Today's workplaces can often have four or even five generations of staff working side by side. To attract and retain good staff, and maintain productivity, understanding generational differences is essential.

By the year 2020, Australia's workforce will be made up mainly of Generations X and Y. In the next four years, leadership will begin to transition from the Baby Boomers to Generation X, with Generation Y pushing for a position on the leadership ladder. Entering the workforce is Generation Z.

It is no longer enough for organisations to align human resource management practices and employment relations to the business strategy. Organisations must consider the needs of their multi-generational workforce, including individual staff members' values and style of working.

1. Recruitment and selection

Regardless of generational issues, always thoroughly assess your recruitment need (job description and advertisement). During the interview, draw out generational work preferences and styles. While people from all generations can be flexible and adaptable, knowing a particular employee’s preferences and behaviours will help you understand what motivates them.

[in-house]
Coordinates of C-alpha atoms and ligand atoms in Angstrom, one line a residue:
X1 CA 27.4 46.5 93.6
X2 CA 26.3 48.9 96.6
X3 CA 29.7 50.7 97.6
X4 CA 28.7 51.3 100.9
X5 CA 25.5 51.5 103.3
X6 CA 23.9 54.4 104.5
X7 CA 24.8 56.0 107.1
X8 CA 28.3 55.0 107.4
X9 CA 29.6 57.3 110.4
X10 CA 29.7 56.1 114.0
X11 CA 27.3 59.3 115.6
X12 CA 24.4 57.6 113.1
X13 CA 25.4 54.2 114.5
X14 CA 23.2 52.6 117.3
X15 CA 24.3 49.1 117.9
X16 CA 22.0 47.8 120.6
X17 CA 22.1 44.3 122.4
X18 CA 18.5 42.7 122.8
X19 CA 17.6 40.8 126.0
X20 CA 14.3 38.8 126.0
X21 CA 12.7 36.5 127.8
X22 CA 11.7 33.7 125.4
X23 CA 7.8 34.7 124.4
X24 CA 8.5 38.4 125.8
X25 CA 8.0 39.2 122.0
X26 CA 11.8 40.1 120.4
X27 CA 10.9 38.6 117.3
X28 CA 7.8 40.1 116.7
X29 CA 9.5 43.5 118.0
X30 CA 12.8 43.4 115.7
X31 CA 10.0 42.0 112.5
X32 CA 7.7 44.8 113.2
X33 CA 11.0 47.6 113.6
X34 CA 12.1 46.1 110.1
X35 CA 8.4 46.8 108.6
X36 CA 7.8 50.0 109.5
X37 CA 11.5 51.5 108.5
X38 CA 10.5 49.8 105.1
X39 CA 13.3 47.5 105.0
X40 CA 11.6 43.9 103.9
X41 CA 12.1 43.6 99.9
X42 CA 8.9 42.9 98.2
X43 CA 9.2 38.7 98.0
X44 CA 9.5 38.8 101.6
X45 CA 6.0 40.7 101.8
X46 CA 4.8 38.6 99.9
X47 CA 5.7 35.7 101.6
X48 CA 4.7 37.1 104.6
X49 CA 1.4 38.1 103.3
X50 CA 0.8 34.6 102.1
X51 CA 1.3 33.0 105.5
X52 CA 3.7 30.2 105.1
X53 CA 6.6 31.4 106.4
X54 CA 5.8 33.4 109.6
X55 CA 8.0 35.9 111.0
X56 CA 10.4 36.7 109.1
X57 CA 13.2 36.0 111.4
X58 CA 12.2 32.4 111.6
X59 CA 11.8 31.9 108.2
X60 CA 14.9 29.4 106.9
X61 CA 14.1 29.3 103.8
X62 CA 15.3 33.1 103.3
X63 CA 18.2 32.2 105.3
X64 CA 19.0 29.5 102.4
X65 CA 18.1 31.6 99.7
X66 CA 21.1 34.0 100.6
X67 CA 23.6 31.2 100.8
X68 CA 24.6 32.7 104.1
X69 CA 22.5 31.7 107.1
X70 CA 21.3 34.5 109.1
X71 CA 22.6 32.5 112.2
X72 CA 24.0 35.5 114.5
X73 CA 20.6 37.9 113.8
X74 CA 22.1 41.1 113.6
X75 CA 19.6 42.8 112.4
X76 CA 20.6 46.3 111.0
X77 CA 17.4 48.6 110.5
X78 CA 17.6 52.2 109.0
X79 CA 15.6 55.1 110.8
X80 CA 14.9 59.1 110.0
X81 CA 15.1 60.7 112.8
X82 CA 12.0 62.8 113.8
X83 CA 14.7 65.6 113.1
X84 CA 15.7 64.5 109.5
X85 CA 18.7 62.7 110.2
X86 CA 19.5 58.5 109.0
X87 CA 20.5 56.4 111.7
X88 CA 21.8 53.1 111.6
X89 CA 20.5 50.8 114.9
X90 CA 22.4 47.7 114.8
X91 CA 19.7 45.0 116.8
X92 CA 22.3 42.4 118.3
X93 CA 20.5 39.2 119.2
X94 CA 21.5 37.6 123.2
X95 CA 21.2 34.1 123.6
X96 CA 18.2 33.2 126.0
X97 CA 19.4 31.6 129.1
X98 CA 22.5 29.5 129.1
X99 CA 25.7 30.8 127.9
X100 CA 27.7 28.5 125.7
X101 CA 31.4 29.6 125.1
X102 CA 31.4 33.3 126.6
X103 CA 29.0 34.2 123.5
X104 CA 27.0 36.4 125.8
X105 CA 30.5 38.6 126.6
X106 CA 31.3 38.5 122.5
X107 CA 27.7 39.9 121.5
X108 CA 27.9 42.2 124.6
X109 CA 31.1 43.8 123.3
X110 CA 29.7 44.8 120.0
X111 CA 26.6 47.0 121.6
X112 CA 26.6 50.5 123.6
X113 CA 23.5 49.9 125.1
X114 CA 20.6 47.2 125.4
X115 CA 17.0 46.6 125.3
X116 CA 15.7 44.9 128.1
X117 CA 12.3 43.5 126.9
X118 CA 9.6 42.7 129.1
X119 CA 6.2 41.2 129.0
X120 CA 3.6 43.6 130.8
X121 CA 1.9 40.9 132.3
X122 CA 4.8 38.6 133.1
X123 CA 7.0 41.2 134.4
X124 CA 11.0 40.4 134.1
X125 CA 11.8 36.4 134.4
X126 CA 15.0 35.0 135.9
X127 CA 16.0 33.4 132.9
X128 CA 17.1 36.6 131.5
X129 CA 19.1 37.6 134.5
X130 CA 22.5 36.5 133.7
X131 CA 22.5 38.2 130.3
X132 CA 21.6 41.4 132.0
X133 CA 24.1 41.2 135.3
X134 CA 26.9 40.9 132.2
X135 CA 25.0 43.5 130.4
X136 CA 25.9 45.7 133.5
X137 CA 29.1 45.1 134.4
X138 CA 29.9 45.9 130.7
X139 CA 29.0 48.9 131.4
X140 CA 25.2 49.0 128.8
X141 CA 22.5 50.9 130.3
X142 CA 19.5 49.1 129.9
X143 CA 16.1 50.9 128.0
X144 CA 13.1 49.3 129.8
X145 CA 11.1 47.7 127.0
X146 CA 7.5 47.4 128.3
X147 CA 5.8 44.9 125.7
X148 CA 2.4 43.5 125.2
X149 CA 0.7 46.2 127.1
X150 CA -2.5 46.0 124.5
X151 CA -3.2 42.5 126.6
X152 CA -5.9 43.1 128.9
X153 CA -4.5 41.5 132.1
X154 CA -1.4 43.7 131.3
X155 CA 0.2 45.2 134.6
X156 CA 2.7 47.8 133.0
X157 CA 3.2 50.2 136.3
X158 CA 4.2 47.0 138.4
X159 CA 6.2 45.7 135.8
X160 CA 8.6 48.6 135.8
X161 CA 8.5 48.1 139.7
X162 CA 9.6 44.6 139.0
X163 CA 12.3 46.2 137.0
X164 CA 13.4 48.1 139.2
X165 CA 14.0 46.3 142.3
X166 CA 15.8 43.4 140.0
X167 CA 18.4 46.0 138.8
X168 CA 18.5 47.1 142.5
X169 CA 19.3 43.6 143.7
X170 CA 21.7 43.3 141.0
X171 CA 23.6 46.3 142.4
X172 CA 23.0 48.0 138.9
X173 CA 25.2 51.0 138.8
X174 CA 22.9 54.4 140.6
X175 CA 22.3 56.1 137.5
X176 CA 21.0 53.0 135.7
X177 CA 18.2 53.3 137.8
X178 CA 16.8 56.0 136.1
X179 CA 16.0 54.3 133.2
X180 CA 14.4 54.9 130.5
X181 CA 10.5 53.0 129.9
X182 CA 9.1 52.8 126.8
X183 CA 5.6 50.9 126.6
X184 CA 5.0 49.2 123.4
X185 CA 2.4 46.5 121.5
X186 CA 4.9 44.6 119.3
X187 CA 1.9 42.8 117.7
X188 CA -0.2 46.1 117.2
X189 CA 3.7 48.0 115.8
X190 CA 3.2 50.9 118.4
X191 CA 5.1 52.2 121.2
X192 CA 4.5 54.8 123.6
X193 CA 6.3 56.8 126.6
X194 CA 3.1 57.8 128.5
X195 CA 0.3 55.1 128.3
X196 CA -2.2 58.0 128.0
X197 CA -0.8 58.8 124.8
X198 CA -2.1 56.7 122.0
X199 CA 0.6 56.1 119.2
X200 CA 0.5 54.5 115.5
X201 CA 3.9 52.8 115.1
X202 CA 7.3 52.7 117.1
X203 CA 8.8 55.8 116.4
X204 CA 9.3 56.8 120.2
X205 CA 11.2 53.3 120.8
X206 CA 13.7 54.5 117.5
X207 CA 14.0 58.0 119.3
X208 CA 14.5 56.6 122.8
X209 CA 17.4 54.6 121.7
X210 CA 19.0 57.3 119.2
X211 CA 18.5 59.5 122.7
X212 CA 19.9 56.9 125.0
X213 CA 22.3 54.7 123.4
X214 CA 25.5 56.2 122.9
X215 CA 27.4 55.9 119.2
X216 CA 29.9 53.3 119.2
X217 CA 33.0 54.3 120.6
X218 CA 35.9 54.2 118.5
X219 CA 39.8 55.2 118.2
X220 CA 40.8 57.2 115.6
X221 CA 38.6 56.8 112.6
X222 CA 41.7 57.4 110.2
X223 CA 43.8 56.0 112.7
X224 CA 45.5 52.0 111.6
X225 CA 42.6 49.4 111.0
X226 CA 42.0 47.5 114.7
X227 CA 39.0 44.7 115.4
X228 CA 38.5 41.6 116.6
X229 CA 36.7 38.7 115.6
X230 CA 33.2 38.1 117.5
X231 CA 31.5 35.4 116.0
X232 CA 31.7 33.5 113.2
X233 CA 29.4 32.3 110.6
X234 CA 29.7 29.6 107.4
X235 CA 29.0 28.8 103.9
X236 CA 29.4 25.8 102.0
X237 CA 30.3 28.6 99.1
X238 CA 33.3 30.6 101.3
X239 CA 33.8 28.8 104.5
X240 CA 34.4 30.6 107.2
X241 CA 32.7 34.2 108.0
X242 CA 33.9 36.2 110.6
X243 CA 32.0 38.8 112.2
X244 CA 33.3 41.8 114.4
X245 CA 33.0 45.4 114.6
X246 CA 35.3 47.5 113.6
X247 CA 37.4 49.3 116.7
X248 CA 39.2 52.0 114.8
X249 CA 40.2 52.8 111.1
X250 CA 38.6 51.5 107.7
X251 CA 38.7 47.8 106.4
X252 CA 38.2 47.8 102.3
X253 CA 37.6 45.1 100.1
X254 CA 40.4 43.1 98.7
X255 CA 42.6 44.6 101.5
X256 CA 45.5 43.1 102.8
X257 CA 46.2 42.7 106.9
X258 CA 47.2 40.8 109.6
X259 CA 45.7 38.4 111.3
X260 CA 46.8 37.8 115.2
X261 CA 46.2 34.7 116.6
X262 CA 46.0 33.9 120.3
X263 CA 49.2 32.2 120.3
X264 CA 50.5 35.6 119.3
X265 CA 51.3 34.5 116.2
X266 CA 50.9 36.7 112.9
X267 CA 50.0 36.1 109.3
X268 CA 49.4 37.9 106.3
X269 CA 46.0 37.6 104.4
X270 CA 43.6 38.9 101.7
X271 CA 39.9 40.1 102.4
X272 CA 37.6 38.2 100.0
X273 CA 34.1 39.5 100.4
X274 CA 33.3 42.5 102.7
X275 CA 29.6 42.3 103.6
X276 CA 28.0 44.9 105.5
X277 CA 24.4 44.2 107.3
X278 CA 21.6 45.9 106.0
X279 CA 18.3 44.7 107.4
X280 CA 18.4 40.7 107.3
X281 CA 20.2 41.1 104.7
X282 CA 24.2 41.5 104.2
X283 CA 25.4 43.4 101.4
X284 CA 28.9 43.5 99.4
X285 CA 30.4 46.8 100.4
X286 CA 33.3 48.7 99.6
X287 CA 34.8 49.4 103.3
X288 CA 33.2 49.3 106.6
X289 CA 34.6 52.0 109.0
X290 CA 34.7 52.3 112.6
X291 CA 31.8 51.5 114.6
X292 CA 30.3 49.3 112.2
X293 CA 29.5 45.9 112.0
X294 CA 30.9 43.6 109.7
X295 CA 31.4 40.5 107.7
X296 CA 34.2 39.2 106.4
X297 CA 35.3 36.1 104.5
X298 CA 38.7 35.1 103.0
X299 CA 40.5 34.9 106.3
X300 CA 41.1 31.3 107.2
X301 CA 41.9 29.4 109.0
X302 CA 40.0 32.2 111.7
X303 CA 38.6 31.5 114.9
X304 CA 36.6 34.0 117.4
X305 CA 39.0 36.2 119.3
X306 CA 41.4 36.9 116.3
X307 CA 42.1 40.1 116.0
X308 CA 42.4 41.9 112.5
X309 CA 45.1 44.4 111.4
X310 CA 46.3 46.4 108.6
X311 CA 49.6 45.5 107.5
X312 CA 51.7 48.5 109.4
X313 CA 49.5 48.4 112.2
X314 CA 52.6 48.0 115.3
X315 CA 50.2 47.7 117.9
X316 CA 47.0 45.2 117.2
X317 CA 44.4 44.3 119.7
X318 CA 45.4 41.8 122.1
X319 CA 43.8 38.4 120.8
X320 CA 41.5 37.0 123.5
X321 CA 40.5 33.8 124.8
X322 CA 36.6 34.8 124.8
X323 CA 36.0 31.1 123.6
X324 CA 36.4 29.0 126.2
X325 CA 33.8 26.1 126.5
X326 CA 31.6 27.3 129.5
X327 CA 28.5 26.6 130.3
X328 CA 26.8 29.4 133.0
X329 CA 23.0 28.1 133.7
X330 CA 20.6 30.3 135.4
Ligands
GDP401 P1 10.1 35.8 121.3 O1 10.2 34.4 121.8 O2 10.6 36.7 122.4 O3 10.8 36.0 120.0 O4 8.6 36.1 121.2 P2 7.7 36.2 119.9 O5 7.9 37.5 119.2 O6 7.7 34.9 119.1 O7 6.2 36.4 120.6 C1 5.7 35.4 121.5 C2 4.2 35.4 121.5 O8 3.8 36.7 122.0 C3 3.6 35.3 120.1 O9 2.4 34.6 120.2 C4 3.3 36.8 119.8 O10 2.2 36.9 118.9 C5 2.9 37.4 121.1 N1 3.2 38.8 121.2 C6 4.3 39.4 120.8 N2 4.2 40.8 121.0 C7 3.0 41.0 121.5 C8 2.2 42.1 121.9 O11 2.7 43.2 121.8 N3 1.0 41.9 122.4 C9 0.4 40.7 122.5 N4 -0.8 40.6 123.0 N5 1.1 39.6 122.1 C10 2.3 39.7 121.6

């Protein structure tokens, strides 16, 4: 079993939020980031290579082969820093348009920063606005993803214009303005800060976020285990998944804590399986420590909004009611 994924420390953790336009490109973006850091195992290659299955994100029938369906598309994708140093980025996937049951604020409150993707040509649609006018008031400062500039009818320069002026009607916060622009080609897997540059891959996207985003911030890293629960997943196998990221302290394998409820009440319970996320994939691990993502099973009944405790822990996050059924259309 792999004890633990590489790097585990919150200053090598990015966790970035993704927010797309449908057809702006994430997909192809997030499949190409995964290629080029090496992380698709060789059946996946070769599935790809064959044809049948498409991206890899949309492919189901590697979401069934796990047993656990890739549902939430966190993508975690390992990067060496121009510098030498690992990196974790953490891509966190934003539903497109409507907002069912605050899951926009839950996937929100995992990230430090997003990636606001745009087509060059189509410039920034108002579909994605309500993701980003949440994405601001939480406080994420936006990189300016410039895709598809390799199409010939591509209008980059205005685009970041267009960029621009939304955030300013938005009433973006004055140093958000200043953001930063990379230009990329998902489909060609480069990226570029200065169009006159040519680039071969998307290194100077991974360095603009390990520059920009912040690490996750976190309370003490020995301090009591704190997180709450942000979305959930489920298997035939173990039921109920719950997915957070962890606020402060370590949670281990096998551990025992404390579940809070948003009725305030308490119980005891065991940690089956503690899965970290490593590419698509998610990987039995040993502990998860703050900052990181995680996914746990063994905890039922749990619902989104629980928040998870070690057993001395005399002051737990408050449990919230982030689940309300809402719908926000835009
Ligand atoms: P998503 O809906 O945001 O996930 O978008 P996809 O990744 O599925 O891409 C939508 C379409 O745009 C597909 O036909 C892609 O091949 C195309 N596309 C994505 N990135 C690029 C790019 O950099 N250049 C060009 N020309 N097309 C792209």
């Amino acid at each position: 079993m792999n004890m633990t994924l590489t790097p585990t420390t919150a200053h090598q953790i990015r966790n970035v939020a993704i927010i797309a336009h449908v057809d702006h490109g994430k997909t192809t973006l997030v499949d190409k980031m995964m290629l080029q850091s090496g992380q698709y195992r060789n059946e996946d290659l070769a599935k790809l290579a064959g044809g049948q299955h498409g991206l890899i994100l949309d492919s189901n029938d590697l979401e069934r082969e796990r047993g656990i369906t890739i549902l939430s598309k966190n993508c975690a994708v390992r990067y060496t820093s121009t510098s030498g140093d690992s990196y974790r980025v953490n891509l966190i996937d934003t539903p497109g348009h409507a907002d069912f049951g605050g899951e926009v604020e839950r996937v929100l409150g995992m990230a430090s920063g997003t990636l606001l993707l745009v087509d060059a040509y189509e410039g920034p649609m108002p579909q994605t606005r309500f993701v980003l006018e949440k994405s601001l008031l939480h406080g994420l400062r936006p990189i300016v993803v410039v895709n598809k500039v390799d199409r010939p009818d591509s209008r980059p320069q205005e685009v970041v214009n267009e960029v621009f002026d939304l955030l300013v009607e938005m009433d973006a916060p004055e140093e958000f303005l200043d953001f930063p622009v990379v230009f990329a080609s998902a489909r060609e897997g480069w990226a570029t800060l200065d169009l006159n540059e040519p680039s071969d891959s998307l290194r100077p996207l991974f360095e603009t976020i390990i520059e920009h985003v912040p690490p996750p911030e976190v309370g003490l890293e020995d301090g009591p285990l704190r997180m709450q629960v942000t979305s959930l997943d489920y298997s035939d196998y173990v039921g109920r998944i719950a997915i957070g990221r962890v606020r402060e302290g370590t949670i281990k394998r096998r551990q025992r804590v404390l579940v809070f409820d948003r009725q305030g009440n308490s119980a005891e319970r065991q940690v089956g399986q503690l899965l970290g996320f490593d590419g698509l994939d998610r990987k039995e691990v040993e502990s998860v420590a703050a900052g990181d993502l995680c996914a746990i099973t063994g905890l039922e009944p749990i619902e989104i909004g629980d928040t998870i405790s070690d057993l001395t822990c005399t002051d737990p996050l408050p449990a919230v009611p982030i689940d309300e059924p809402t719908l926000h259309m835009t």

Avoid any risk of discrimination, such as age discrimination, by ensuring a fair recruitment process. For example, it may be considered unfair to assess a Generation X applicant with a gamification assessment tool, knowing that a Generation X applicant is less likely to have been exposed to this type of assessment than a Generation Y applicant.

2. Human resource development

Training and development processes that reflect generational learning preferences will provide a better return on your investment; for example, Baby Boomers and Generation X generally prefer to communicate face to face.

Providing training that is delivered by webinar or through e-learning may result in a lack of engagement in the training by Baby Boomers. This will result in a low return on your investment. Although Baby Boomers may be competent using the technology, their preference is generally for a non-technical delivery. Generations Y and Z, on the other hand, are likely to view the technological delivery of a webinar or e-learning as valuable and convenient.

3. Managing employee performance 

How organisations communicate information across the generations will impact on employee performance. Using different forms of communication, such as face-to-face meetings and training sessions, webinar and email, will allow a multi-generational workforce to maximise their performance.

If employees clearly understand the job requirements, what behaviours they need to demonstrate at work, and what reward and recognition they can expect, organisations will see a lower level of poor performance, and a higher level of high performance.

4. Recognition and reward

Before you consider recognition and reward programs for your employees, understand what reward means for different generations. Actively seek suggestions from your employee through cultural and engagement surveys as well as individual and group discussions.